Timing and Detection of LV Thrombus After MI by MRI

Study Questions:

Does the timing of cardiac magnetic resonance imaging (CMR) after anterior ST-segment elevation myocardial infarction (STEMI) impact the detection rate of left ventricular (LV) thrombus?

Methods:

This study examined 265 patients with anterior STEMI, ≥10% necrosis of the LV, and CMR within 21 days, and evaluated risk factors for LV thrombus and compared the rate of LV thrombus detection by timing post-infarction.

Results:

All LV thrombi were in the apex, and all patients with LV thrombus had akinesis or dyskinesis of the apex. Rates of LV thrombi were lower in patients with early versus later (≤5 vs. >5 days) imaging (13/160 vs. 21/105; p = 0.0047), with the highest rates of thrombi noted between 9 and 12 days post-infarction.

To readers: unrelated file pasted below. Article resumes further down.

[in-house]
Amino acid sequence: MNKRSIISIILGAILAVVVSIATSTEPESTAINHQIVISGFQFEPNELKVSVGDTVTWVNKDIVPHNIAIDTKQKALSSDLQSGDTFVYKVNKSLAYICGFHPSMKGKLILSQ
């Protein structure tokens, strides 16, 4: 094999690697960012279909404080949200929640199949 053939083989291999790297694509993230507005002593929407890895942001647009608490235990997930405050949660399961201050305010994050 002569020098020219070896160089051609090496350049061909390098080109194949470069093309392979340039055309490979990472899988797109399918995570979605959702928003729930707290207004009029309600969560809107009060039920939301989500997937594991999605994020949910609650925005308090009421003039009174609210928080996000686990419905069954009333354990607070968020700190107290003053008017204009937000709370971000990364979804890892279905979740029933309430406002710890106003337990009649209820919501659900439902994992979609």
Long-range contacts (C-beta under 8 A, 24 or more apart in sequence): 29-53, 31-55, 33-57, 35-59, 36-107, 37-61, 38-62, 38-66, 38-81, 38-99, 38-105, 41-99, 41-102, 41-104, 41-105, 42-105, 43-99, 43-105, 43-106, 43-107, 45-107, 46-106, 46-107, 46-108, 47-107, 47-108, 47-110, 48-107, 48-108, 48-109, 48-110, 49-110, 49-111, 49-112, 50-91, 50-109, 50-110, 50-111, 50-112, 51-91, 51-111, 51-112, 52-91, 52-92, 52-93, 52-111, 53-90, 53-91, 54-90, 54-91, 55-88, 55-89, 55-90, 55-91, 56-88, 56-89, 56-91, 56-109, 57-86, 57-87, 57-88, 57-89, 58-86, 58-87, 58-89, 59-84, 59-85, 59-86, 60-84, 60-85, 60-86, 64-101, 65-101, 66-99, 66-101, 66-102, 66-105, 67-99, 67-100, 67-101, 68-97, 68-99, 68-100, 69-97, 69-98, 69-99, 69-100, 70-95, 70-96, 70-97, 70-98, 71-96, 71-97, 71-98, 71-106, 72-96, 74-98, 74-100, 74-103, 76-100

Conclusions:

Patients with CMR performed >5 days after anterior STEMI had higher rates of LV thrombi than patients with earlier CMR.

Perspective:

This study suggests that early CMR after anterior STEMI may miss some patients who could develop subsequent LV thrombus. However, the difference was barely statistically significant, and it is unclear whether other clinical variables that may have impacted CMR timing could be related to these differences. Definitive assessment of the optimal timing for CMR to detect LV thrombus after anterior STEMI requires a study with serial imaging in the same patients.

Clinical Topics: Acute Coronary Syndromes, Noninvasive Imaging, Magnetic Resonance Imaging

Keywords: Acute Coronary Syndrome, Anterior Wall Myocardial Infarction, Diagnostic Imaging, Magnetic Resonance Imaging, Myocardial Infarction, Risk Factors, Thrombosis


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